Sault Ste. Marie’s library directors voted Tuesday to re-open the downtown James L. McIntyre Centennial Library for curbside service next Monday, May 25.
Library officials are now working on signage for the contactless operations, but interestingly, the term ‘COVID-19’ won’t be seen anywhere in the building.
Chief executive officer Matthew MacDonald said he’s already toured the facility with a representative from Compass Imaging Group to determine best placement for signage warning patrons to maintain appropriate physical distancing.
“I’m asking that we not use the word COVID-19,” MacDonald told Tuesday’s board meeting, conducted via Zoom.
His rationale for this reflected both a desire to save tax dollars and future expectations a smidgeon short of Pollyanna-perfect optimism.
What if we experienced a further wave of COVID-20, or COVID-21 or COVID-whatever?
“If something were to happen like COVID-20, we could just put the same signs up and make them re-usable,” MacDonald said.
Here are the expected initial hours for the new curbside service, which will be coordinated from a temporary service desk to be set up in the Centennial Library’s lobby.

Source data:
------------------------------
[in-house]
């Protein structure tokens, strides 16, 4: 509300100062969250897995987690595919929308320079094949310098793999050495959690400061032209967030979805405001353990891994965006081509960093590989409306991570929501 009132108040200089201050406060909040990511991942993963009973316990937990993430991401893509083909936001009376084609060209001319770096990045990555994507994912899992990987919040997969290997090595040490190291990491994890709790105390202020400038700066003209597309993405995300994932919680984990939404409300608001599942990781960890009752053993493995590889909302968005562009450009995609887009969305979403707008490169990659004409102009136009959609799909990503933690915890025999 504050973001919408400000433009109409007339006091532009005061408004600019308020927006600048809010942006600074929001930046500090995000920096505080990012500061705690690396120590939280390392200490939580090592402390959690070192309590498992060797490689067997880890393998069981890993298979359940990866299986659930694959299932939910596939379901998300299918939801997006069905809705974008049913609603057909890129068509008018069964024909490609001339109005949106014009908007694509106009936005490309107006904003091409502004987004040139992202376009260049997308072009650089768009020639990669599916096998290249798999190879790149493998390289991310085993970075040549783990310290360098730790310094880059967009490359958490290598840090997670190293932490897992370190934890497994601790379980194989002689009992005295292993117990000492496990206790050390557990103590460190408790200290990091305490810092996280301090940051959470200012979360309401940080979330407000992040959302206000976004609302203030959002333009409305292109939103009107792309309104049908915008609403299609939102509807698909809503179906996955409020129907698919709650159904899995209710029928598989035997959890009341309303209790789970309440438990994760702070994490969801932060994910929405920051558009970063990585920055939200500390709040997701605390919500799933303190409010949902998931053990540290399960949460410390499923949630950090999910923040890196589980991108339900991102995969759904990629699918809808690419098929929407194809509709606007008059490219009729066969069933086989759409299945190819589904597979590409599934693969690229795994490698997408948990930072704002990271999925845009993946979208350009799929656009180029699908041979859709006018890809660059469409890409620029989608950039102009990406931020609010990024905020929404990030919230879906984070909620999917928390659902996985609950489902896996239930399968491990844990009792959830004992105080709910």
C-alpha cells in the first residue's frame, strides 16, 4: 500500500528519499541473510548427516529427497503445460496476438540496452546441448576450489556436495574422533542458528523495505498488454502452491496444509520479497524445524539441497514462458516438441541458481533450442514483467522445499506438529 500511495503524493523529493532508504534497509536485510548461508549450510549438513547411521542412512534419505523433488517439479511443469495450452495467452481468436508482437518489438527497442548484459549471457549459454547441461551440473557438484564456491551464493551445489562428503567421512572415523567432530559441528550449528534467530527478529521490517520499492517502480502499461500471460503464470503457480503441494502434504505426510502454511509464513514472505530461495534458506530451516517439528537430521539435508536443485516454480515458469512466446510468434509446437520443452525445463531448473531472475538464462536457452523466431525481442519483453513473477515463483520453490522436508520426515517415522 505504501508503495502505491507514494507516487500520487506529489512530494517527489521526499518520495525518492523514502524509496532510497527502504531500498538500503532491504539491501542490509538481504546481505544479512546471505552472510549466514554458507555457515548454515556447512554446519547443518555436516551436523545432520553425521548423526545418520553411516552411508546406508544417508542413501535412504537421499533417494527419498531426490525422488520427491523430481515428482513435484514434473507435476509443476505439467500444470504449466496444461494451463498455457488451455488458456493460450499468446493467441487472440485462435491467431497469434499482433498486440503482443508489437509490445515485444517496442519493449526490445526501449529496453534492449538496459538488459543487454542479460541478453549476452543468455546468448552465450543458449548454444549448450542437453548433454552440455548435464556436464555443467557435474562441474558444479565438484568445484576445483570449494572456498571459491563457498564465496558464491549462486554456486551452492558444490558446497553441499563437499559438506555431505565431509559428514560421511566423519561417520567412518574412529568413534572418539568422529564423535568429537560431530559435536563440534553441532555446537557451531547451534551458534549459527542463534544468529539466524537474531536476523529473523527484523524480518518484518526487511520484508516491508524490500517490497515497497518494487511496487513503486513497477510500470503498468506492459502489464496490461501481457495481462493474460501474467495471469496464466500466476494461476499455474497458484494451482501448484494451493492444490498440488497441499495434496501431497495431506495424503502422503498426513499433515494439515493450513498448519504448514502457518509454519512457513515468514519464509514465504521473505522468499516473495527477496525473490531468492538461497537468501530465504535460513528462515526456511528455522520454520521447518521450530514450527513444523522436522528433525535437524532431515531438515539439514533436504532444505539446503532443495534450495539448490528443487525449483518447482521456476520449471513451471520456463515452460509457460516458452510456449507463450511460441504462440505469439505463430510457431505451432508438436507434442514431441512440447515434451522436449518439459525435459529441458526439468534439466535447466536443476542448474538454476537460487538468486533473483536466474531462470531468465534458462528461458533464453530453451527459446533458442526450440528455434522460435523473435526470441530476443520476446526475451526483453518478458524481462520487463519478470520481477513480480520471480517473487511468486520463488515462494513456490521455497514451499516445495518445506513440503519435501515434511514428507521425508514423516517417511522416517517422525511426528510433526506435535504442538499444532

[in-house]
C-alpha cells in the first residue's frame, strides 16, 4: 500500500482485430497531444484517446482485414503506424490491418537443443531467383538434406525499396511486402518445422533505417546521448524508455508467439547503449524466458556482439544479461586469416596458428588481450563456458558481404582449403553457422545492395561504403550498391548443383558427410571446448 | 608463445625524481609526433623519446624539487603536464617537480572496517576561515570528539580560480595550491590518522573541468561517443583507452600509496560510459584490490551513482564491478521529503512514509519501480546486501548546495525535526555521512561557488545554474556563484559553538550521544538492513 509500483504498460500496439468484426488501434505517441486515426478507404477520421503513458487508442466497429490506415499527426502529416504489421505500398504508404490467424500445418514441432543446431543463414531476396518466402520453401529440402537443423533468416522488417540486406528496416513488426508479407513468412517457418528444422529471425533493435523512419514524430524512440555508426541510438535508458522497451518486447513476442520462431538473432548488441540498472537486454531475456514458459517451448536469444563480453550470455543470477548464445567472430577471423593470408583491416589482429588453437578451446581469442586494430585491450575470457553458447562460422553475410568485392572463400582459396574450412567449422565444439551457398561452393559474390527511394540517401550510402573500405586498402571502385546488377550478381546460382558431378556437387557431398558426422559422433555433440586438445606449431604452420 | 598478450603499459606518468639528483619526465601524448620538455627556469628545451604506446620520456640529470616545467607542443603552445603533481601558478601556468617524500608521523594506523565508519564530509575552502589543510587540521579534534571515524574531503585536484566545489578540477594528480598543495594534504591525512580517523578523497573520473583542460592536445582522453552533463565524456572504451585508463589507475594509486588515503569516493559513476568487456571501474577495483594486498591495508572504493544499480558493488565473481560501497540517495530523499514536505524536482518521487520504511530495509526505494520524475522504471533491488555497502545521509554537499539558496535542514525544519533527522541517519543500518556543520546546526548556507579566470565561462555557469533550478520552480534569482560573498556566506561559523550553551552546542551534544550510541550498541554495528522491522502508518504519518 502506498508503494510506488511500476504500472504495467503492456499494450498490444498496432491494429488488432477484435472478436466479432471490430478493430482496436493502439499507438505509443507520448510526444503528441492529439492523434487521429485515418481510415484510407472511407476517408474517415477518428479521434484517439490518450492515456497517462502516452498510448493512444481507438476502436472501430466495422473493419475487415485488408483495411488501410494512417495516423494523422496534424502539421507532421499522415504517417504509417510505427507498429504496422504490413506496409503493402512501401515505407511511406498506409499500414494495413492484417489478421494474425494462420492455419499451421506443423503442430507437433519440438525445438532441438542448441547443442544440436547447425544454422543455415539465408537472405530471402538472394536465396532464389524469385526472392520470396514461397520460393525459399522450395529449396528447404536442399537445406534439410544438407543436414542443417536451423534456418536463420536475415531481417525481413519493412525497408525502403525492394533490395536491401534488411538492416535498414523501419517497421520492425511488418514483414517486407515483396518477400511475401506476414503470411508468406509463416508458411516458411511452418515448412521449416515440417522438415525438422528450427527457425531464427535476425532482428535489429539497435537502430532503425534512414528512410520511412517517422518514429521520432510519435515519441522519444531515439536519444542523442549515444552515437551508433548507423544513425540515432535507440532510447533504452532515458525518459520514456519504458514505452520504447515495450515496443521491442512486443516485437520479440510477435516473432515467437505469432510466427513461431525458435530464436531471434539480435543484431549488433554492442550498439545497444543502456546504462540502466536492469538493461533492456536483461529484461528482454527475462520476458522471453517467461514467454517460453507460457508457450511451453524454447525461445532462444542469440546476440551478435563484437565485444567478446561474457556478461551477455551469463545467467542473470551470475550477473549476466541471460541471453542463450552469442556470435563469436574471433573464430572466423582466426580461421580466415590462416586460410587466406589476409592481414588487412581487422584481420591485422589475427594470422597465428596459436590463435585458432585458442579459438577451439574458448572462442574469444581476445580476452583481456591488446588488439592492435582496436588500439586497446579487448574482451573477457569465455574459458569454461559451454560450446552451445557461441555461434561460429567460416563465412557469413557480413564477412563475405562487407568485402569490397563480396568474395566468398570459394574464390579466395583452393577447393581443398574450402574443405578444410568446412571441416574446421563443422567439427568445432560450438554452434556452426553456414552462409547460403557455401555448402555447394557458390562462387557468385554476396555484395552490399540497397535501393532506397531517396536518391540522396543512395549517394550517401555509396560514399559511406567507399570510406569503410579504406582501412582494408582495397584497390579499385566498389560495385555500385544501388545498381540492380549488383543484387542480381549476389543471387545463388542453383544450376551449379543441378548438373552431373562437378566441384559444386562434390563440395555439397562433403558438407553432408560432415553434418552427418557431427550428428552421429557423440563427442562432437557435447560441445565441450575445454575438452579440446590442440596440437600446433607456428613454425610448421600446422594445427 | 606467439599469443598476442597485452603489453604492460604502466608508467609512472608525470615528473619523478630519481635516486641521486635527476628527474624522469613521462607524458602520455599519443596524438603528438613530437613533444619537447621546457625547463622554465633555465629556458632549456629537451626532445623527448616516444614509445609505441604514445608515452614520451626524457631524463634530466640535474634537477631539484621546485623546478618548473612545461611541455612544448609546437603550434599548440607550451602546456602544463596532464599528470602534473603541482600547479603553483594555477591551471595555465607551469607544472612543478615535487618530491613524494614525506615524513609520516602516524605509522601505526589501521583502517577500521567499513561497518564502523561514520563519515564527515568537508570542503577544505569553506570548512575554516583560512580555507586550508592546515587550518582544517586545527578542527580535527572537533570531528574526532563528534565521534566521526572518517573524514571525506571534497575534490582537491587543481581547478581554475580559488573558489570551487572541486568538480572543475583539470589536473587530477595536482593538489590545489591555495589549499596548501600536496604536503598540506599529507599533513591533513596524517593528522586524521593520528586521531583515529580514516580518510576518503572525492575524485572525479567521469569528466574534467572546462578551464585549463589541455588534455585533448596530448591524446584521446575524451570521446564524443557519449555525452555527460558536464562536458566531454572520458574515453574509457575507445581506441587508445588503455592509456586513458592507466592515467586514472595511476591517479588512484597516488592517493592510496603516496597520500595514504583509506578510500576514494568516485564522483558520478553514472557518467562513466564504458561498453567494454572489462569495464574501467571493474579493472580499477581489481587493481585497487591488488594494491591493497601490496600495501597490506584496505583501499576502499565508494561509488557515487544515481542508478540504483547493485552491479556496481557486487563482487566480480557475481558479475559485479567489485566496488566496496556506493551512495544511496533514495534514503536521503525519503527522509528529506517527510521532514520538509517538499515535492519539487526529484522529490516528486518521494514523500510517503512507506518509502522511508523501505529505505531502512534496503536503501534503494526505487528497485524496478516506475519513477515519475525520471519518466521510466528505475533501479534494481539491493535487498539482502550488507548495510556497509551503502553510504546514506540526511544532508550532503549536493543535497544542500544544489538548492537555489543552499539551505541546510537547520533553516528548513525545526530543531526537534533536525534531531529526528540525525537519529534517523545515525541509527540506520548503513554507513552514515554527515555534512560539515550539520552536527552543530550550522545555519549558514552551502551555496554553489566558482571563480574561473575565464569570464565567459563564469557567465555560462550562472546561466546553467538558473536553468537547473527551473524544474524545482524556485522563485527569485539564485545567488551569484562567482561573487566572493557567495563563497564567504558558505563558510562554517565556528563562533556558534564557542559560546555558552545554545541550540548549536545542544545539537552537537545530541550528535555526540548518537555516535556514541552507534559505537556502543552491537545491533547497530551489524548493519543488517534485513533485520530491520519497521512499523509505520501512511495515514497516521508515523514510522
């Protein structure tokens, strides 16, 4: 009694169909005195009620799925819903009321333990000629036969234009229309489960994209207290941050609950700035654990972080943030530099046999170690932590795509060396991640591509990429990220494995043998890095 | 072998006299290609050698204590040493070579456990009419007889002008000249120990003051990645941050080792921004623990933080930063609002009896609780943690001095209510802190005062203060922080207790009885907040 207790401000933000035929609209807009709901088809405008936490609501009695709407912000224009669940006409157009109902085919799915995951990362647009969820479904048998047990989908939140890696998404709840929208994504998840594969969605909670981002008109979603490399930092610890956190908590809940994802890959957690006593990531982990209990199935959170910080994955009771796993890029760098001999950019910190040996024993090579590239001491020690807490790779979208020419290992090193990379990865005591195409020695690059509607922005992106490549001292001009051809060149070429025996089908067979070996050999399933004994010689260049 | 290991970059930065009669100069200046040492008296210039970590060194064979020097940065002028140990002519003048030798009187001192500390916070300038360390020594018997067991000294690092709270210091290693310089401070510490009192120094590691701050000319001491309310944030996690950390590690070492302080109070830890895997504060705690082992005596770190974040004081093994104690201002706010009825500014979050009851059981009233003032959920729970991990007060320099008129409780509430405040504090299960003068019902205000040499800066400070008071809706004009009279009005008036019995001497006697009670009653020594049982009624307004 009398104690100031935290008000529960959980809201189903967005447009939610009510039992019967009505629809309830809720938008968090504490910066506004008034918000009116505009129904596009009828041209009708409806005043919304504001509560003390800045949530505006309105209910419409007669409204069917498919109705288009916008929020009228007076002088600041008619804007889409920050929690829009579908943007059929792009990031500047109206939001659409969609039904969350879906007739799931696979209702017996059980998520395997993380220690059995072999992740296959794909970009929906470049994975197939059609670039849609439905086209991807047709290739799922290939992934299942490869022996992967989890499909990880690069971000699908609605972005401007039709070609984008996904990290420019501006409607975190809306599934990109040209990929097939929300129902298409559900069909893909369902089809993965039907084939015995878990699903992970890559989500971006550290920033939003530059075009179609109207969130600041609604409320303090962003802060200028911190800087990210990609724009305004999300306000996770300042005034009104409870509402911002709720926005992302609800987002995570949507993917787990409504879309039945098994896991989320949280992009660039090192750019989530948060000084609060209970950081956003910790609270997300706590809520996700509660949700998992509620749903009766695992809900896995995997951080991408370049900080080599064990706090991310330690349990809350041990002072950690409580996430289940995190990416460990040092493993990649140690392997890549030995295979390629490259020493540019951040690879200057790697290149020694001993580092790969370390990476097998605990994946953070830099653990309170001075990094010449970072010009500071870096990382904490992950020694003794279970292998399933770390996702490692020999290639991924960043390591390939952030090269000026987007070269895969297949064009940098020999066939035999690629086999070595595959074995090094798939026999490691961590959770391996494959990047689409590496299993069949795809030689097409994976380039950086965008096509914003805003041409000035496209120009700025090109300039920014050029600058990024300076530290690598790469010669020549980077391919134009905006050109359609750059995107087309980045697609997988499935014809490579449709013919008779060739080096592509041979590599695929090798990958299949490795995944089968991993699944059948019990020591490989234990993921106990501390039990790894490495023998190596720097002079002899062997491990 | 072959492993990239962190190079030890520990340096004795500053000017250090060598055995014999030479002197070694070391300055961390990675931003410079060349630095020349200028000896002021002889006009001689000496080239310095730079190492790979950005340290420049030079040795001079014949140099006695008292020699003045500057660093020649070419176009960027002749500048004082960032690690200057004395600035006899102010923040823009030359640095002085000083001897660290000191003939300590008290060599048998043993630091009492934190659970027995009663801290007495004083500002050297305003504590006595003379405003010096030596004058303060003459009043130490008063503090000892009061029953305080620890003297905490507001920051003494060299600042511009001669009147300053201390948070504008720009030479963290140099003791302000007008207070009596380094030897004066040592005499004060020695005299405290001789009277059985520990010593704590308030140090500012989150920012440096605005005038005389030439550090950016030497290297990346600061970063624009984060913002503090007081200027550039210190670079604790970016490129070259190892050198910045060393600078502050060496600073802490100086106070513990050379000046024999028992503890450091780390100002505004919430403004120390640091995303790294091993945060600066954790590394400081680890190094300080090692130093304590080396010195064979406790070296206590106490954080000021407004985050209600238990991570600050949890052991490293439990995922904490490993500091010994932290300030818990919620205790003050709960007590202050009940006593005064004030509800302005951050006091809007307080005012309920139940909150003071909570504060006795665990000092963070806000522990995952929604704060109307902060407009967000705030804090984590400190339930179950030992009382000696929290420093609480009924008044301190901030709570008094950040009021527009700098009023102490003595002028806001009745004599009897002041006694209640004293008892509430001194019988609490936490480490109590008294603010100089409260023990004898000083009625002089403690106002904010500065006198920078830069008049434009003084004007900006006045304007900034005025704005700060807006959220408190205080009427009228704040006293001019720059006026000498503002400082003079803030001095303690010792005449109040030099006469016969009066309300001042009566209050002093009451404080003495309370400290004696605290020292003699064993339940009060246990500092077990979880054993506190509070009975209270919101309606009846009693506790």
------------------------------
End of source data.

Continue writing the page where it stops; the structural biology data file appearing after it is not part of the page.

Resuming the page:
Monday – 10 a.m. to 5 p.m.
Tuesday – 10 a.m. to 5 p.m.
Wednesday – 10 a.m. to 5 p.m.
Thursday – 10 a.m. to 5 p.m.
Friday – 10 a.m. to 5 p.m.
Saturday – 10 a.m. to 1 p.m.
Sunday – closed
Weather permitting, holds material will be bagged and placed on tables just outside the front entrance, with set pickup times.
Anyone missing a pick up appointment will be required to reschedule.
Initially, the library’s stacks and circulation desk won’t be accessible to the public, but staff will be in the building to answer phone enquiries.
Returns will be accepted only through the dropbox near the children’s library entrance and will be quarantined for 72 hours prior to reshelving.
Once the curbside service has been fine-tuned, it will also be offered at the North Branch library next to Boreal French Immersion Public School at 232-C Northern Ave. E.
The popular Friends of the Library book store won’t be opening for a while, library directors were told.
Since the pandemic began in earnest, use of the library’s Overdrive e-book service has increased significantly with 5,699 loans, up 36 per cent over the same month last year.
Similarly, audiobook digital circulations rose 26 per cent over the previous month.
Since the library closed on March 16, 290 new library cards have been registered, which MacDonald describes as “the greatest number of online registrations in such a short period of time in the organization’s history.”
MacDonald and board chair Wayne Greco were granted joint authority Tuesday to re-open North Branch for curbside service and to re-open both North Branch and the Centennial Library for in-person service, taking into consideration the local COVID situation and the library’s ability to safely re-open.
It was emphasized at Tuesday’s meeting that all such plans are subject to direction from the province or Algoma Public Health.
Greco promised he won’t be acting “like that guy across the river who thinks he’s a doctor.”